Haris Khan


On the occasion of today’s World Poetry day, DU Beat brings to you a brief article talking about the day, how it came to be, its significance and other similar snippets of information.
The 21st of March this year was taken over by the colourful and joyous celebrations of Holi, and under these colours silently sitting under the tree hidden from the world busy in its own melodic and sometimes not so melodic humm is the World Poetry Day. It passes by almost unnoticed every year, kind of like the backrow silent kid, whose verses never leave the confines of the 9th grade diary. Poetry as Da Vinci said is, “ a painting which is heard but not seen” and this day came into being to celebrate this simplistic yet complex art, this rough yet passionate outflow of emotions, this hidden yet vibrant world of the creator.
It was the 30th UNESCO session in Paris in 1999, that decided to proclaim this day as a celebration of this beautiful art form. As the organisation writes on their page “Poetry reaffirms our common humanity by revealing to us that individuals, everywhere in the world, share the same questions and feelings. Poetry is the mainstay of oral tradition and, over centuries, can communicate the innermost values of diverse cultures.”
As per the founders, they believe that the celebration of this day is in order to spread and increase the diverse cultures from around the world, spread issues and improve the linguistic/ oral tradition and not let it die. Across the world budding poets and enthusiasts use this day in order to celebrate the art form by awarding, remembering and exploring past and new poets. Poetry seldom needs a day to be spread and shared and explored, but under the mantle of this worldwide day it finds the comfort and the helping hand needed by poets and enthusiasts, to bring the art to the eyes of those who don’t much like it or explore it.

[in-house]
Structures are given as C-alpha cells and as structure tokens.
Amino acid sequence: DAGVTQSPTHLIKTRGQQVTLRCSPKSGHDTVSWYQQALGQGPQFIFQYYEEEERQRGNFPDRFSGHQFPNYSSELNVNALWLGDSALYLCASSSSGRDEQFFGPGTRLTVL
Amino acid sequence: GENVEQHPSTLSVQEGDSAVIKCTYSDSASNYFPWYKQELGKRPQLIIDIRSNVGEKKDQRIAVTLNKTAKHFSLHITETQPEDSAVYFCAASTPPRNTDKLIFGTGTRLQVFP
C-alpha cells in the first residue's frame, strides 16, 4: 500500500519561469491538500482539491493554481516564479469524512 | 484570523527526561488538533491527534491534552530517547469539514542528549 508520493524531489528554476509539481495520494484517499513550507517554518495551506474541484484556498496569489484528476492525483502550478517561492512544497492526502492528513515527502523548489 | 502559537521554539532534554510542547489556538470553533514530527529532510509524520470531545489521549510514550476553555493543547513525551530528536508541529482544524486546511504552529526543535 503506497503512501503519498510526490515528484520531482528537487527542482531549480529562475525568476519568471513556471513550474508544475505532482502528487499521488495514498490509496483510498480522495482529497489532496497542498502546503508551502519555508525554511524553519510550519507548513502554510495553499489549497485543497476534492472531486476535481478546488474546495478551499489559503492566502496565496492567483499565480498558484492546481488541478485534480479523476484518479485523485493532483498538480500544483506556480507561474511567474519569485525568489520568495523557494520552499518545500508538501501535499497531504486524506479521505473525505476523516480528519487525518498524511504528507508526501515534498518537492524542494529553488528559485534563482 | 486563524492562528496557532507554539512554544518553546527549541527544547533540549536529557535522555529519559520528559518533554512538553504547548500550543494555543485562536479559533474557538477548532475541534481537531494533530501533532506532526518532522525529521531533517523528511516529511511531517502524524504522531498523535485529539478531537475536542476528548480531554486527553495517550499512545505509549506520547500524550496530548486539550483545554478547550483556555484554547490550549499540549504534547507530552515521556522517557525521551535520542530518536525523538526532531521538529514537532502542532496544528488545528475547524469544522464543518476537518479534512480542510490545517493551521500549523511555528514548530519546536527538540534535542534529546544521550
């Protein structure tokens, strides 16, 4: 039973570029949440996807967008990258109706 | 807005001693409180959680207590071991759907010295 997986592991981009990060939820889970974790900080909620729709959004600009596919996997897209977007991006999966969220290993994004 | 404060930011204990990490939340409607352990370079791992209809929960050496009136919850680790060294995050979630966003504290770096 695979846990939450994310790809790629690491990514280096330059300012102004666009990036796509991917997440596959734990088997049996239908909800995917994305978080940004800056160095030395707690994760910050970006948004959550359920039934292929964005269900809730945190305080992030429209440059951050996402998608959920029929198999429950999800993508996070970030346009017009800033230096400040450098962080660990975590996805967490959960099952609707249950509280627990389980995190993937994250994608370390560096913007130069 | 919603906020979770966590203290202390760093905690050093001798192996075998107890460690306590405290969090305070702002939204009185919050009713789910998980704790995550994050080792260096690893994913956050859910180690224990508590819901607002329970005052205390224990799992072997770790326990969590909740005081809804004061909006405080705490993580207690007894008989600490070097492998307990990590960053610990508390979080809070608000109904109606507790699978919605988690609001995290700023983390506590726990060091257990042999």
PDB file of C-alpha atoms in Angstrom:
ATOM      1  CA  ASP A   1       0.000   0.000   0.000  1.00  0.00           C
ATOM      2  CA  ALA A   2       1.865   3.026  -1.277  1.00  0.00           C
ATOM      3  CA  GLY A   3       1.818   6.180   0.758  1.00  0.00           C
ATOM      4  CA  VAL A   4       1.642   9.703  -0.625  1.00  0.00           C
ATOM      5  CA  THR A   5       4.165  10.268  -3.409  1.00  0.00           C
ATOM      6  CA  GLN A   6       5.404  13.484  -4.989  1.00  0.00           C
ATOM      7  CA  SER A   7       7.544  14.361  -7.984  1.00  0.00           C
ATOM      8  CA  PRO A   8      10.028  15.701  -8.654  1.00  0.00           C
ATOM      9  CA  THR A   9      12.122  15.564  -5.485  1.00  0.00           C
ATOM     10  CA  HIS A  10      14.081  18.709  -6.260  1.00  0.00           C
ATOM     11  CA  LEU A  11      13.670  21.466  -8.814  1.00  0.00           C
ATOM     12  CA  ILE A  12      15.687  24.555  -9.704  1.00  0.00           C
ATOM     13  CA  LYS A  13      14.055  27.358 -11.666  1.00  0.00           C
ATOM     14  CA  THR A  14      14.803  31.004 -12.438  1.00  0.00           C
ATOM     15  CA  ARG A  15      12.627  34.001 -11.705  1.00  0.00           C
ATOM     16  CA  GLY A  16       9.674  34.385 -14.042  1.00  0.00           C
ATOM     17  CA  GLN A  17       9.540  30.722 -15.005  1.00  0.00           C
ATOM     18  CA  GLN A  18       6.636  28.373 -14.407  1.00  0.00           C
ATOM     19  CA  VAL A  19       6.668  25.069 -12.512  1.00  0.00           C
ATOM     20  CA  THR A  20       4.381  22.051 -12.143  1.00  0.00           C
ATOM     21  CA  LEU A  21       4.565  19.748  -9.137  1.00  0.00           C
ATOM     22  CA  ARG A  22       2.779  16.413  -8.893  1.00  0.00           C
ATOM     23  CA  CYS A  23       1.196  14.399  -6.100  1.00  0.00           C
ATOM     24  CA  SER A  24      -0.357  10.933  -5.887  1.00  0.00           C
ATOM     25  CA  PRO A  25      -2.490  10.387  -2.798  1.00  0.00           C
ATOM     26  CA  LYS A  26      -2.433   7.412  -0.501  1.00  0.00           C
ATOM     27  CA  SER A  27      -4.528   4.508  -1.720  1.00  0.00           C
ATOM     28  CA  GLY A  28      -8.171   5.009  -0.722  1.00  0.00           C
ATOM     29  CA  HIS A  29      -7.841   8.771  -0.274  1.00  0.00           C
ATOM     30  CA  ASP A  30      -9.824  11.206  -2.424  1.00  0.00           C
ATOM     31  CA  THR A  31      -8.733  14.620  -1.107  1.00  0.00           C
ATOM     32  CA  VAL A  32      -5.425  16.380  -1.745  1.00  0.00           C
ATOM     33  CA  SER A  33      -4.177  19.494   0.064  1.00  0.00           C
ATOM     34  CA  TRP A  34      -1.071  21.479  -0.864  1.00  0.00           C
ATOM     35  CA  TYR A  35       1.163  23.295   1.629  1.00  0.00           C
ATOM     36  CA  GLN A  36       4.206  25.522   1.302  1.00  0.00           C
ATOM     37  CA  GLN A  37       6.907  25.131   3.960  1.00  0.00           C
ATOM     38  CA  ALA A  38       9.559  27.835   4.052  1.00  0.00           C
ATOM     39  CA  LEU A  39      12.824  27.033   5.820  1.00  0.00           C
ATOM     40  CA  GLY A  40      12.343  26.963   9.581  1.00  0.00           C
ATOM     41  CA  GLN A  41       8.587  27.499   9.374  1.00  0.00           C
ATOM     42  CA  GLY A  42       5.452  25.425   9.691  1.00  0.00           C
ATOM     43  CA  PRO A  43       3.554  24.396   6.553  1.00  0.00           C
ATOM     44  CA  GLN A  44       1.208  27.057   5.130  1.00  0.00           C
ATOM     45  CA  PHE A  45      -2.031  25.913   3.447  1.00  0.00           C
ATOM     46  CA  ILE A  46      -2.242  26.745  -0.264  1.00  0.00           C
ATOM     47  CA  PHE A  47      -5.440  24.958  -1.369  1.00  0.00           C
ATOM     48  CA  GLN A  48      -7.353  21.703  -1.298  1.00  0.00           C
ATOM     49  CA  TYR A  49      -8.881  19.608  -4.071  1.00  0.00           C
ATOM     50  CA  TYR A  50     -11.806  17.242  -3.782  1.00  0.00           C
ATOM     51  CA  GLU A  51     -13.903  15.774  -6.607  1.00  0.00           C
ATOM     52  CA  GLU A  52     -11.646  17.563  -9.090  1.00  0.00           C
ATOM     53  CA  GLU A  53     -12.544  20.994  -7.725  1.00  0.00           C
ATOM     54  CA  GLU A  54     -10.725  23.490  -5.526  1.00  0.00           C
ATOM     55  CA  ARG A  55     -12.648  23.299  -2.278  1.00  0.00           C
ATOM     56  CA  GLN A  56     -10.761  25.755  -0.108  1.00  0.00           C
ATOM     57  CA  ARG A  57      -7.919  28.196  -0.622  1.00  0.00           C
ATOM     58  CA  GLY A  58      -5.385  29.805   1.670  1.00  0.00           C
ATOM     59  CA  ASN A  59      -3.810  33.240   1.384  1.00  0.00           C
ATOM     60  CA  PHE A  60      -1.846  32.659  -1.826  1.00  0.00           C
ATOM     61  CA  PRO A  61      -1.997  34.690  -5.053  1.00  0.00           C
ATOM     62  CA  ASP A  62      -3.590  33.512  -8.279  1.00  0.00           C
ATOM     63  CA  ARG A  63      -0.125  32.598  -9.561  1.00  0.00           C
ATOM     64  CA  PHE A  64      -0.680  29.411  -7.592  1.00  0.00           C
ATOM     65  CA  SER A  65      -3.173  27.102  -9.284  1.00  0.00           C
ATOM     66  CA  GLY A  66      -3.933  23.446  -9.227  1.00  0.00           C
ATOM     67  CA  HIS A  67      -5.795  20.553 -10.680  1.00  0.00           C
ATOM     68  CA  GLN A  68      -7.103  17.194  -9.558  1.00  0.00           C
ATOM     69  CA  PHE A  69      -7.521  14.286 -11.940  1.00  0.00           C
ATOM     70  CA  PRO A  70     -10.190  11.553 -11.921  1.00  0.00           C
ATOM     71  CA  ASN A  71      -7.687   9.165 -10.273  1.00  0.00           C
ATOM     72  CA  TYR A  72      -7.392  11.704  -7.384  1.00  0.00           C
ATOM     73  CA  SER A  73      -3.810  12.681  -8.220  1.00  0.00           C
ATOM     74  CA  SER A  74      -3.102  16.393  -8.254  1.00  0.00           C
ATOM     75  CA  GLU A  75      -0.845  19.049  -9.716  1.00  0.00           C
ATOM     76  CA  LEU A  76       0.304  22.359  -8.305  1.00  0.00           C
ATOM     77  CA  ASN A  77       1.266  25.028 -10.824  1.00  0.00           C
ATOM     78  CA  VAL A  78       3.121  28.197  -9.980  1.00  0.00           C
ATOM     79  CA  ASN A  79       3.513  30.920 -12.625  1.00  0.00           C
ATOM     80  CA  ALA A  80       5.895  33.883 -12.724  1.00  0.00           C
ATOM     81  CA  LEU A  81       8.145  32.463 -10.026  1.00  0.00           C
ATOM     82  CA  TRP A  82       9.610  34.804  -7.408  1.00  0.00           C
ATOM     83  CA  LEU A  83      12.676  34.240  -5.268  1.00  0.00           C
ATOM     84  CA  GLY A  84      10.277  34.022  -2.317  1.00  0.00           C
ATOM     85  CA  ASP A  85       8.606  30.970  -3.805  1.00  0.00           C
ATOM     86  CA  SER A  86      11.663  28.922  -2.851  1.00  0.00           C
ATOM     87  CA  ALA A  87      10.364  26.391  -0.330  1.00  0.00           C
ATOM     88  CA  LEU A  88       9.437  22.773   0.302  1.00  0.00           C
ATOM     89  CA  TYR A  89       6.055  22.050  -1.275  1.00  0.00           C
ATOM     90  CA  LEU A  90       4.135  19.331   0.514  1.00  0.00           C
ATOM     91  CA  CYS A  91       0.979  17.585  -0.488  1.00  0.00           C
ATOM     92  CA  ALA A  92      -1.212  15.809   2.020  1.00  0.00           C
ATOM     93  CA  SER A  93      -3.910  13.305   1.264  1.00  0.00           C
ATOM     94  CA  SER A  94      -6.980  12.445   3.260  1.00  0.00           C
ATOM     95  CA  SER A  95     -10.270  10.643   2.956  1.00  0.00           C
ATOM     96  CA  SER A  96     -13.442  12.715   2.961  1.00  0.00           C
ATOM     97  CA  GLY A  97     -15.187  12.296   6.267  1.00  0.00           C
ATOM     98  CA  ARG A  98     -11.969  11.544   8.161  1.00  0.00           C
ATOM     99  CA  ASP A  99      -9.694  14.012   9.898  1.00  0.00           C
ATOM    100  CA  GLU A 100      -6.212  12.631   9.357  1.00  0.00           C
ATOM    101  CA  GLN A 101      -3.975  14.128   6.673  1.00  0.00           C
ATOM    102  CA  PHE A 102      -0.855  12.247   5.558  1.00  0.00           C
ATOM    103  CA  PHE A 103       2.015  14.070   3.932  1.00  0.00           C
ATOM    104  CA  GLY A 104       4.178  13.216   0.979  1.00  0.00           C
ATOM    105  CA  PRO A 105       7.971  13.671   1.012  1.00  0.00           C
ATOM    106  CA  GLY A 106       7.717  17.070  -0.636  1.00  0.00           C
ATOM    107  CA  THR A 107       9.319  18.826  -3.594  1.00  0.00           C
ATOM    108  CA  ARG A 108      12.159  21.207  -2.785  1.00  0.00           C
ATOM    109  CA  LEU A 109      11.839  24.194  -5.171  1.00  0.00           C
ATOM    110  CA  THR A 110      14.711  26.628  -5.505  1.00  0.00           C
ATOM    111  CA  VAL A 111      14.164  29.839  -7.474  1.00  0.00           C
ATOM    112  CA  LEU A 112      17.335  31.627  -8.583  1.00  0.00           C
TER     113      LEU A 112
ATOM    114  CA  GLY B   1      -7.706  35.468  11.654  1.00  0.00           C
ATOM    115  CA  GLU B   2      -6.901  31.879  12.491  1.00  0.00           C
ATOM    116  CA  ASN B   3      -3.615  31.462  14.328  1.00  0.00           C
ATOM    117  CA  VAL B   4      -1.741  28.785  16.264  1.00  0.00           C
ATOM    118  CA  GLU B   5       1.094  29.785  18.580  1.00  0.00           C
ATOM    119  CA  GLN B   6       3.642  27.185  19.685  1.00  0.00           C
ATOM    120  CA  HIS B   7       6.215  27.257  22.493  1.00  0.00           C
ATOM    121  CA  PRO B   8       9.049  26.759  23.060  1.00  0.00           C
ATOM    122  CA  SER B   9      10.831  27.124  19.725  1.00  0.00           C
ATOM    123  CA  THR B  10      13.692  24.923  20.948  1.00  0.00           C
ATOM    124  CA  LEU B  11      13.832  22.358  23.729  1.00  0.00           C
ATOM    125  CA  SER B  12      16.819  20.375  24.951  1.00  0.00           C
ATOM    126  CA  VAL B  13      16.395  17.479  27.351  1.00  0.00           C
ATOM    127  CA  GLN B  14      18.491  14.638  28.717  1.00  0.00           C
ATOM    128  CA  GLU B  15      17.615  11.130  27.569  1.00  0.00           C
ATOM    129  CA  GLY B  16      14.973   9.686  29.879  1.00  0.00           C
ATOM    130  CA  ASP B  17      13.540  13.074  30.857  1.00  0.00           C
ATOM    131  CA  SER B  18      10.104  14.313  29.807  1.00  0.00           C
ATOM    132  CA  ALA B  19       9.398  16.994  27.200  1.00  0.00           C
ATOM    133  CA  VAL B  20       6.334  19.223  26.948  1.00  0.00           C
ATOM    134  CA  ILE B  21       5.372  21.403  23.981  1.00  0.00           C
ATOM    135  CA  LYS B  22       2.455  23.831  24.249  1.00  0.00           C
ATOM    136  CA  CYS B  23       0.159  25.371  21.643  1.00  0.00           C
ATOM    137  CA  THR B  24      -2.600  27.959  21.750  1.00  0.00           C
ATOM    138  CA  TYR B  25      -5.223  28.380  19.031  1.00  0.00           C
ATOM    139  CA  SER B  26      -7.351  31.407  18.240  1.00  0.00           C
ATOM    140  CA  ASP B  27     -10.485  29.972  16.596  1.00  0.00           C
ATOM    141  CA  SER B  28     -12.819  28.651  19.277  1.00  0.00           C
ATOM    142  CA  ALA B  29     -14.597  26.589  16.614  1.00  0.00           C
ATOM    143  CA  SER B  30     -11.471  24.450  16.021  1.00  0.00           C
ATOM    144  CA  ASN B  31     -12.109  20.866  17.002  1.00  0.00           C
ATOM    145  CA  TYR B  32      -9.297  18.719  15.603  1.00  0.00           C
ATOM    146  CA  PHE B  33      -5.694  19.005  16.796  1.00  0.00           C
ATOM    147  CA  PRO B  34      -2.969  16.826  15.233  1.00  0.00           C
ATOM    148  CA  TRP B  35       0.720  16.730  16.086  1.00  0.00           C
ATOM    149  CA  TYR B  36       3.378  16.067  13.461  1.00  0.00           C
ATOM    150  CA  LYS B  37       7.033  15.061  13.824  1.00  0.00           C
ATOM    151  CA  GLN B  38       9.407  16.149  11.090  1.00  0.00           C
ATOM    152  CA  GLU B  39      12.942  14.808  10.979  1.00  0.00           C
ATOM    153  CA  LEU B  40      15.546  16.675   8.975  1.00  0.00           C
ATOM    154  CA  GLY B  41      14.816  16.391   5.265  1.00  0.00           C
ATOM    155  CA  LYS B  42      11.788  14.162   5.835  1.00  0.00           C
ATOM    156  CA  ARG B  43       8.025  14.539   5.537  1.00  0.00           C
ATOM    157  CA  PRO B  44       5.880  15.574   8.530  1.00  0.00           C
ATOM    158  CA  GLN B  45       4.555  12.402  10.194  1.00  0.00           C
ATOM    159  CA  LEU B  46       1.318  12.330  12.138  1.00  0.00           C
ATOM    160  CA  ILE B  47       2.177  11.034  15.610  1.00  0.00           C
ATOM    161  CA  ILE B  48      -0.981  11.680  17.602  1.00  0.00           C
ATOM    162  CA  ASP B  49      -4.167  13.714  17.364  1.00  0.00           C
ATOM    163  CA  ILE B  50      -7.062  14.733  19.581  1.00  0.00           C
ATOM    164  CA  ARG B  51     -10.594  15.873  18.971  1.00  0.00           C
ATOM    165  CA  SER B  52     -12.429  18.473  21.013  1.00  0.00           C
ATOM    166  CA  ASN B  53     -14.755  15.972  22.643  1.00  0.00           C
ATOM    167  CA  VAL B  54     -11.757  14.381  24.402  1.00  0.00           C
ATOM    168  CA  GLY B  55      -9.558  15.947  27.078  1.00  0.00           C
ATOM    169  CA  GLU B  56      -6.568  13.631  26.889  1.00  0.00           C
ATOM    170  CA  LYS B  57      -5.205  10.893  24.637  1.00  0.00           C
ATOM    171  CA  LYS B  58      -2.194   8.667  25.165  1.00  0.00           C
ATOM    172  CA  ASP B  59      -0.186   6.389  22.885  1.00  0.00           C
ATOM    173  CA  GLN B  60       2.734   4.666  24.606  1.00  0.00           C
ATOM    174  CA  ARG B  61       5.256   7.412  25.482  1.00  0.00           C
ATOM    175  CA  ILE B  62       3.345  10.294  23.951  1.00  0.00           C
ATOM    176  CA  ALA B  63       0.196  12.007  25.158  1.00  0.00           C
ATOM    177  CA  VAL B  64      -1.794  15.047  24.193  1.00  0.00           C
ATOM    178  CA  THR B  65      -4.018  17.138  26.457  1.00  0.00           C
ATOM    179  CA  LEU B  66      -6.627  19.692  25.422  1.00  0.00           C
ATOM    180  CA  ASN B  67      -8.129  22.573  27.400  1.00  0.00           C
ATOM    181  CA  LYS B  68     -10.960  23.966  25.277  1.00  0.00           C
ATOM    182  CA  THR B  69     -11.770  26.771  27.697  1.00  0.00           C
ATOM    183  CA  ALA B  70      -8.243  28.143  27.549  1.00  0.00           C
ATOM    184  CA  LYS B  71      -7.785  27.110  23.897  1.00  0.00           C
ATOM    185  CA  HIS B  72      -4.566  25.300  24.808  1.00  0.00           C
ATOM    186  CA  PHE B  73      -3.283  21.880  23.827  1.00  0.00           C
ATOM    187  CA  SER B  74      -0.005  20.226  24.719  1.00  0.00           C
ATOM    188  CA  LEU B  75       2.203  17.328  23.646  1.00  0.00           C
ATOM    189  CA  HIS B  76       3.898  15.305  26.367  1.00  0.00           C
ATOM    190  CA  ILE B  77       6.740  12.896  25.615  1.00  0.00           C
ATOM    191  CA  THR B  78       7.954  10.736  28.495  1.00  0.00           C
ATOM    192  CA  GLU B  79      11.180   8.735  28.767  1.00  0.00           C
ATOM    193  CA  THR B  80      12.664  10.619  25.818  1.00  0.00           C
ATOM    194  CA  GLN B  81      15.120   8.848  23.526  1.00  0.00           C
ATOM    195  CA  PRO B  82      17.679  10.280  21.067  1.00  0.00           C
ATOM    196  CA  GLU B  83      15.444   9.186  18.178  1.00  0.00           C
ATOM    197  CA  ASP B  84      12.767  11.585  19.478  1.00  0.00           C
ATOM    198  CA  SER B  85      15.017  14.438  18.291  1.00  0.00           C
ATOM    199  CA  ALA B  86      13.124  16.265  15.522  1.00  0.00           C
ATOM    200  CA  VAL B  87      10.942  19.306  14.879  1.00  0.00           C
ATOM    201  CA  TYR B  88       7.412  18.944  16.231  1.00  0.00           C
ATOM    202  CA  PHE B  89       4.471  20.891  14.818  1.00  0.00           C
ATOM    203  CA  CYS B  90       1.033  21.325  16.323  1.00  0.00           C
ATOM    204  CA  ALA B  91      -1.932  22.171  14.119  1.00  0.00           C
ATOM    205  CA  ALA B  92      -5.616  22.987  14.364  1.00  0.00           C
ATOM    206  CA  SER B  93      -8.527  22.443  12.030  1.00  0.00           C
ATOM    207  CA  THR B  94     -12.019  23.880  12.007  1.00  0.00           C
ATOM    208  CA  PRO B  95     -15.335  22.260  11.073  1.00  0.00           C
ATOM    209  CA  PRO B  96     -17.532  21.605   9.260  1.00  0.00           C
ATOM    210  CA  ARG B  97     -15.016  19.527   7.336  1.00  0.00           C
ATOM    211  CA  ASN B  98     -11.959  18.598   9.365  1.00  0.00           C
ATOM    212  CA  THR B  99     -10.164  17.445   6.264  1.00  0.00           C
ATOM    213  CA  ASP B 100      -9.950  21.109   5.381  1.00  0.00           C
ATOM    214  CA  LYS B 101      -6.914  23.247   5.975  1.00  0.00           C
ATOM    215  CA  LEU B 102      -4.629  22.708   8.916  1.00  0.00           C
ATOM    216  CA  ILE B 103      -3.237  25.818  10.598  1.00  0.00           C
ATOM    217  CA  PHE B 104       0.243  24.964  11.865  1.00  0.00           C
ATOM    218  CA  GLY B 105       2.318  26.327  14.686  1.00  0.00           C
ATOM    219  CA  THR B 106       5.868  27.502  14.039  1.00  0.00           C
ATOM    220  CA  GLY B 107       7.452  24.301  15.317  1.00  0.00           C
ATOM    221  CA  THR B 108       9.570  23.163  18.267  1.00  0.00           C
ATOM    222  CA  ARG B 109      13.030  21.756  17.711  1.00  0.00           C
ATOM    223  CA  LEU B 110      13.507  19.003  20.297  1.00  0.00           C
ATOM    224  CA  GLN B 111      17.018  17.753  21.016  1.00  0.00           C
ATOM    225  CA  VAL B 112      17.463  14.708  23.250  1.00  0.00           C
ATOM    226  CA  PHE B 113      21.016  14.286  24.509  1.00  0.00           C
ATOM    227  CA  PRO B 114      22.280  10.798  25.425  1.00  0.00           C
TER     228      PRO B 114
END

In India, the day does carry a slight significance as it allows the various media houses to recollect and honour the memory of past poets such as Tagore, Gulzar, Mahadevi Verma. Poetry as many art forms, became more than just mere art, it became a tool, a weapon to fight the oppression and political bondages that mere words couldn’t solve. Specially in India where a majority of the renowned poets, used poetry to covey their feelings and thoughts and open the eyes of the masses to the unthinkable, unspeakable evil. It is also this spirit and responsibility of poetry that we mast salute and remember today on the occasion of the World Poetry Day.
As Wordsworth believed anyone could be a poet, and poetry is an open art form not bound by types and limitations, it would be a beautiful experience to use today to maybe jot down some lines and maybe explore the inner poet in you. I will finally enclose this article with some of my favourite lines from a poem.
How happy is the blameless vestal’s lot!
The world forgetting, by the world forgot.
Eternal sunshine of the spotless mind!
Each pray’r accepted, and each wish resign’d”

– Alexandar Pope


Feature Image Credits: Newsum
Haris Khan
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As we move closer and closer to the impending elections that will shape the nation, DU Beat brings to you a guide to tell you how it feels to vote for the first time.

As the nation settles in to this new year, we are also slowly and slowly edging closer to our first opportunity to exercise a right that will change our future as a country. The right to vote in the country’s election and choose who will lead us for the next 5 years. For almost all of us currently in DU this would be the first election of this scale in which we will serve an active role. We are pat of the huge 1.8cr new voters that will vote for the first time.
First, we need to make sure that we have registered to vote the steps and requirements for the same are as follows:
1. Are an Indian citizen
2. Have attained the age of 18yrs on the qualifying date i.e. 1st of January of the year of revision of the electoral roll.
3. Are ordinarily a resident of the part/ polling area of the constituency where you want to be enrolled.
4. Are not disqualified to be enrolled as an elector